In 2017, Equifax, one of the largest credit bureaus in the US, suffered a data breach that exposed the names, Social Security numbers, date of birth, and some driver’s license numbers for 143 million people. An additional 209,000 people also had their credit card information exposed.
The attack was discovered on July 29th, but according to Equifax, the breach began sometime in May.
Let that sink in. One of the companies that rates credit scores and stores tons of financial information, had their data stolen for months.
Some would think that the larger the company (especially with sensitive data), the better the security. That isn’t always how it works out.
eBay, the online giant, is not immune. In 2014, 145 million user accounts were compromised.
The list goes on, and it contains some pretty big names. Target (2013), JP Morgan Chase (2014), The Home Depot, VeriSign, and even Sony’s Playstation Network (2011) have all suffered at the hands of hackers.
Don’t panic just yet, though. There are many things to consider when it comes to data security. From businesses to your personal data at home, we all obviously want to keep our private information private. While there is no foolproof way to keep yourself safe, there are some things that you should know.
This isn’t a movie.
The Hollywood portrayal of hackers is over-the-top for many reasons. Having one person just sitting around and deciding, “Well, I think I will hack the government or this bank,” isn’t a realistic vision of reality. Most of these data breaches come due to an unknown security vulnerability. Then groups of people will try to exploit this vulnerability.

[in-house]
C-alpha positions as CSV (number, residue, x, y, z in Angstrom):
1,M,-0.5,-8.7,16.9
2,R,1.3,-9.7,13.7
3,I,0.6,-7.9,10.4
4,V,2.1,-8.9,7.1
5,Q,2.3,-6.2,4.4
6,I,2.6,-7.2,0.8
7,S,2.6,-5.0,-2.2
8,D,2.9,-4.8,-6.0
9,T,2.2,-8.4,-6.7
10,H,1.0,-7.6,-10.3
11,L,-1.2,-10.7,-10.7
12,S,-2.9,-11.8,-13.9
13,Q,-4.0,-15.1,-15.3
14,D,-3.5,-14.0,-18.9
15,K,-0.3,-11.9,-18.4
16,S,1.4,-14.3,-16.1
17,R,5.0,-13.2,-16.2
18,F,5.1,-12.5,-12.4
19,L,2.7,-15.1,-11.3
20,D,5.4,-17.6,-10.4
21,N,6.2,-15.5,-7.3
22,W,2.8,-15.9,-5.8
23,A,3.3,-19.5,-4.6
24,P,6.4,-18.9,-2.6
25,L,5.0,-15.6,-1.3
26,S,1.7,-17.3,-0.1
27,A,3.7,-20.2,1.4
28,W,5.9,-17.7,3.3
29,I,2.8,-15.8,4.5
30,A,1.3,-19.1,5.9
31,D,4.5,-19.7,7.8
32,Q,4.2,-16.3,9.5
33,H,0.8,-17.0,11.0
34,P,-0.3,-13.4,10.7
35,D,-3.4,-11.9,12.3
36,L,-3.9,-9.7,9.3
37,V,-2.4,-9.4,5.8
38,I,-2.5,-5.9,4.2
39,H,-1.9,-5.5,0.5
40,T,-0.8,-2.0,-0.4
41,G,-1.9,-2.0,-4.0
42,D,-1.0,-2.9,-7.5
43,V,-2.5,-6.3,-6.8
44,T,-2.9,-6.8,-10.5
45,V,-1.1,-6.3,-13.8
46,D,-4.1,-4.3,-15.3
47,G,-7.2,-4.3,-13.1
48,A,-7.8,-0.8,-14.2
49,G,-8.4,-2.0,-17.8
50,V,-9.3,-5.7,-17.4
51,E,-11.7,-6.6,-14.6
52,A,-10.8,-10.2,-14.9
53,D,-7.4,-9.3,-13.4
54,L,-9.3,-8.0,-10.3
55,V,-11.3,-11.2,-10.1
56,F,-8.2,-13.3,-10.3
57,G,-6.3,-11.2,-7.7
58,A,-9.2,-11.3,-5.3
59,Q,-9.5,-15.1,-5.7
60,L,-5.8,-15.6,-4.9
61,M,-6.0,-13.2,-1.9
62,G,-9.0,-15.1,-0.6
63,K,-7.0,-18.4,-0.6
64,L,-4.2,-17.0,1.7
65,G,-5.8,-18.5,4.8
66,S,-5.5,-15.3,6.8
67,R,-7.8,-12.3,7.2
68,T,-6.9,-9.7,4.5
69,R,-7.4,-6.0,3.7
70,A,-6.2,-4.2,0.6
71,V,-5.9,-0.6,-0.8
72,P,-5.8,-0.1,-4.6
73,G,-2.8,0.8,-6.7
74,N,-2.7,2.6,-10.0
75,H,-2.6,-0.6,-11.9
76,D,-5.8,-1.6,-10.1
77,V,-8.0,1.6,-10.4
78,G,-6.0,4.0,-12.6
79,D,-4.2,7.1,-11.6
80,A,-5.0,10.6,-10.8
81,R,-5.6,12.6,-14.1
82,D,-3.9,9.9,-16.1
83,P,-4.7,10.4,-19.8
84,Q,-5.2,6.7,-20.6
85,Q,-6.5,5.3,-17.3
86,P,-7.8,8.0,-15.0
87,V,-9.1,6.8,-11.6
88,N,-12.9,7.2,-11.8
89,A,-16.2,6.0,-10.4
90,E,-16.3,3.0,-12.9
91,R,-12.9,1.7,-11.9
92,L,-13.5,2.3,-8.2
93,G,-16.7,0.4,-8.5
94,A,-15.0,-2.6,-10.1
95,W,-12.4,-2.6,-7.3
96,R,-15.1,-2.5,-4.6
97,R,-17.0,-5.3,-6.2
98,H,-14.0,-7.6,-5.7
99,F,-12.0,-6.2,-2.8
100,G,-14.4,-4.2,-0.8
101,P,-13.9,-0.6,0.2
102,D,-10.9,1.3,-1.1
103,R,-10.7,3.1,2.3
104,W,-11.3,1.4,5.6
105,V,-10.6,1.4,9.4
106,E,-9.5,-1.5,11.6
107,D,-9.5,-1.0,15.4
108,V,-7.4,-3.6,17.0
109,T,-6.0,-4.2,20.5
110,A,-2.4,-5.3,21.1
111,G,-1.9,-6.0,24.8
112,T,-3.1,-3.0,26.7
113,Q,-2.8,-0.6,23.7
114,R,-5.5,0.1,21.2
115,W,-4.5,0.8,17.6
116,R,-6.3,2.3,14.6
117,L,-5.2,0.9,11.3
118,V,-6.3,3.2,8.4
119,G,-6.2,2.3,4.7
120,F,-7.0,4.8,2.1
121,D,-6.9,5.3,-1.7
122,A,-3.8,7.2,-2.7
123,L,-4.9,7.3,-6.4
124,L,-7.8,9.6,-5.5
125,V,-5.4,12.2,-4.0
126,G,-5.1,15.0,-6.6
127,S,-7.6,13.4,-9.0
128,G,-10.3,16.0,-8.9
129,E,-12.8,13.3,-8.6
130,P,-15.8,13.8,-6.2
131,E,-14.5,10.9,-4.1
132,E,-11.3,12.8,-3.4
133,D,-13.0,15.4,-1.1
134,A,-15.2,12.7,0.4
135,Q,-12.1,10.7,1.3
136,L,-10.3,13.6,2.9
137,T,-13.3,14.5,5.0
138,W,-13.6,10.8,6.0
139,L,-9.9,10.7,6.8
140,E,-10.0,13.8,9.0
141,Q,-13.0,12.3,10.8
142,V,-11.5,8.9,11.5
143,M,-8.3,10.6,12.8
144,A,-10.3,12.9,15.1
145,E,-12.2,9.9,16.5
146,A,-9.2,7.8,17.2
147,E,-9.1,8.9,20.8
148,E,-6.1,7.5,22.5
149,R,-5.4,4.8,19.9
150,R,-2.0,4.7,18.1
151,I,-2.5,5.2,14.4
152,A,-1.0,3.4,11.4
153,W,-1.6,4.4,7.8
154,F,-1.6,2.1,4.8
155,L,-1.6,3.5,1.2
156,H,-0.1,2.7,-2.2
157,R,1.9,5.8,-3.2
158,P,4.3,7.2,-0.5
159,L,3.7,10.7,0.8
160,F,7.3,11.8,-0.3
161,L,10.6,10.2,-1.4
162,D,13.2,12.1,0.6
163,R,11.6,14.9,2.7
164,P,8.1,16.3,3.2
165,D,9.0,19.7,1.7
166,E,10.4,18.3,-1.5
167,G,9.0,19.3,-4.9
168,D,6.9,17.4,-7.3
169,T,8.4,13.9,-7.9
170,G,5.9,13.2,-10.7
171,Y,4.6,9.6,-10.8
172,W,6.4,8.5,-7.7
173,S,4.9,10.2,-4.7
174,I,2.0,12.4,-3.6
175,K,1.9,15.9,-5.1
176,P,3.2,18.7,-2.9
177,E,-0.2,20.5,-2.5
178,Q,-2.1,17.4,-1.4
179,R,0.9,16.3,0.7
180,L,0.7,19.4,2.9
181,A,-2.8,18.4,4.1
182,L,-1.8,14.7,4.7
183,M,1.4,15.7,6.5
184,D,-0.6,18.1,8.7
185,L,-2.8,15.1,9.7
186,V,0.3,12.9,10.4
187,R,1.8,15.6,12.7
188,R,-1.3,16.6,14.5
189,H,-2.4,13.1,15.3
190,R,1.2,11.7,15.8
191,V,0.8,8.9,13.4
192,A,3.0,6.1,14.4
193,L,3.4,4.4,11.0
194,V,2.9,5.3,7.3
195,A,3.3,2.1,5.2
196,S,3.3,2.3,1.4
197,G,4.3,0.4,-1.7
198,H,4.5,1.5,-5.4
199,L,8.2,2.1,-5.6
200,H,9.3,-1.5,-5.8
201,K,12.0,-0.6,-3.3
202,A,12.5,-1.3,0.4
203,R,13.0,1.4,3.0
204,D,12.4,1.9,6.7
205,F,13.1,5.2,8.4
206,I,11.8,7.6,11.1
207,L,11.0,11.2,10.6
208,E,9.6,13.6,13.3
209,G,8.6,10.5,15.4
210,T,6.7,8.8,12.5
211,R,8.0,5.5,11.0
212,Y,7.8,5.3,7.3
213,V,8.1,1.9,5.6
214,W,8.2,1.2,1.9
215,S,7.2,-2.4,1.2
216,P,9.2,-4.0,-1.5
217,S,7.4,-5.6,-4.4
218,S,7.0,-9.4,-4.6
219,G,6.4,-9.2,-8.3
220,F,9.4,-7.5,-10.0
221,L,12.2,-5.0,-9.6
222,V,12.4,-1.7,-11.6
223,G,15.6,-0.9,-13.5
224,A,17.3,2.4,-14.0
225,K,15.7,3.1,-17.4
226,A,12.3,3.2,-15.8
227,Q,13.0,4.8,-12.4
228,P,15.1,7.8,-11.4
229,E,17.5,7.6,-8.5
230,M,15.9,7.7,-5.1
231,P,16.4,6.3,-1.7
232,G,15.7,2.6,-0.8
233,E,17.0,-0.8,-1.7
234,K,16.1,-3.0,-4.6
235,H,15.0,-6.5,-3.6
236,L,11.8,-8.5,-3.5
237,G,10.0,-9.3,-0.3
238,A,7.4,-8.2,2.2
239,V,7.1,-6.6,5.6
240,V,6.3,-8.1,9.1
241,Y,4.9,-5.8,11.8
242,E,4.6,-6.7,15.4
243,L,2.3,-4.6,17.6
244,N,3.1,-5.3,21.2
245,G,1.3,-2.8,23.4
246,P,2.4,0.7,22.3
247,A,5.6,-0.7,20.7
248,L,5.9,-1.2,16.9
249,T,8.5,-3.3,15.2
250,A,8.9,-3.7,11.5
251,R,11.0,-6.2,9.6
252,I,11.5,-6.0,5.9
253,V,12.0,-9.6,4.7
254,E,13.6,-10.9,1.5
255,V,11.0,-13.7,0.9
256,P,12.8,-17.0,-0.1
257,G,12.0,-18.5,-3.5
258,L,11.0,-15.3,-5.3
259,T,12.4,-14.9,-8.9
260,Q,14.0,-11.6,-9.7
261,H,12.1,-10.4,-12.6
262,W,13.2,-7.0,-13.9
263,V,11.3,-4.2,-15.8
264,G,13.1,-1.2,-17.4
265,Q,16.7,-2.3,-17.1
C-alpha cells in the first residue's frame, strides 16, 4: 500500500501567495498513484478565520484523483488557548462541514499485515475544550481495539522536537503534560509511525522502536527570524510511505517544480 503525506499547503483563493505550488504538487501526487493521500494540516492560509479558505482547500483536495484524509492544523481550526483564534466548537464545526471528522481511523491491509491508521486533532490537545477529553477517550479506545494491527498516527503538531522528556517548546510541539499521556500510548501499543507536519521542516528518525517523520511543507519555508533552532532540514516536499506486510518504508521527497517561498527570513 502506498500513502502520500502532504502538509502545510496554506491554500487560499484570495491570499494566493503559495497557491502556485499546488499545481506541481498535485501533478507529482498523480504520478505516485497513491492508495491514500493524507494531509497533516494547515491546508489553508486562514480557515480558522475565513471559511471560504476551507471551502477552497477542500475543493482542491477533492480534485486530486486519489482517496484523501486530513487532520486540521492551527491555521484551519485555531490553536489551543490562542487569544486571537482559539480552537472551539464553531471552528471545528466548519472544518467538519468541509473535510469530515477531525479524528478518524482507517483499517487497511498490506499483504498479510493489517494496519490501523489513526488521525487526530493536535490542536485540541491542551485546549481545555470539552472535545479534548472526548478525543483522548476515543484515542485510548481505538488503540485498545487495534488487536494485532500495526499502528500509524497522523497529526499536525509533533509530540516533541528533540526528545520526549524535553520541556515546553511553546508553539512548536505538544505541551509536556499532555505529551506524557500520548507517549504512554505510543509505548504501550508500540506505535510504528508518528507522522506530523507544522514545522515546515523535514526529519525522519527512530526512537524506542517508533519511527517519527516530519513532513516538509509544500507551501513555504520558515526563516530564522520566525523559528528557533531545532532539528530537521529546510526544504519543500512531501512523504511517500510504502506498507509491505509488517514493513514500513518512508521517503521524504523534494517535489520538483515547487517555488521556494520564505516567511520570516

There are different needs for everyone.
While cyber security can affect everyone, you shouldn’t be overly afraid as an everyday consumer. Most well-known websites are secure and checking out with personal information is often doubled down with extra security.
Still, if you are uncomfortable, use a wallet site, such as Paypal. More and more websites offer these types of payment options, putting down yet another layer of safety to keep your financial information safe.
What about my business?
That greatly depends on what kind of business you have. If you have a convenience store, there’s a pretty good chance your credit card processing is the only issue with data you’d ever have. Since this is typically handled by a vendor, you don’t have nearly as much to worry about.
Now, if your company stores any sensitive data (especially the personal information of others), you are going to need to step up the security.
How much do you have to lose?
This isn’t a trick question. Really, how much do you have to lose? Financial information? Client information? As bad as it is to have your data compromised, if you run a business that deals with any sensitive customer or client information, you should not only be careful, but you should be protected.
A managed service provider, like Tech Experts, can help maintain your network and data security. This may include firewalls, blocking specific websites, and running routine checks of the security. Sensitive data, like data that can be used in identity theft, should be protected proactively. You can’t save it once it’s been taken.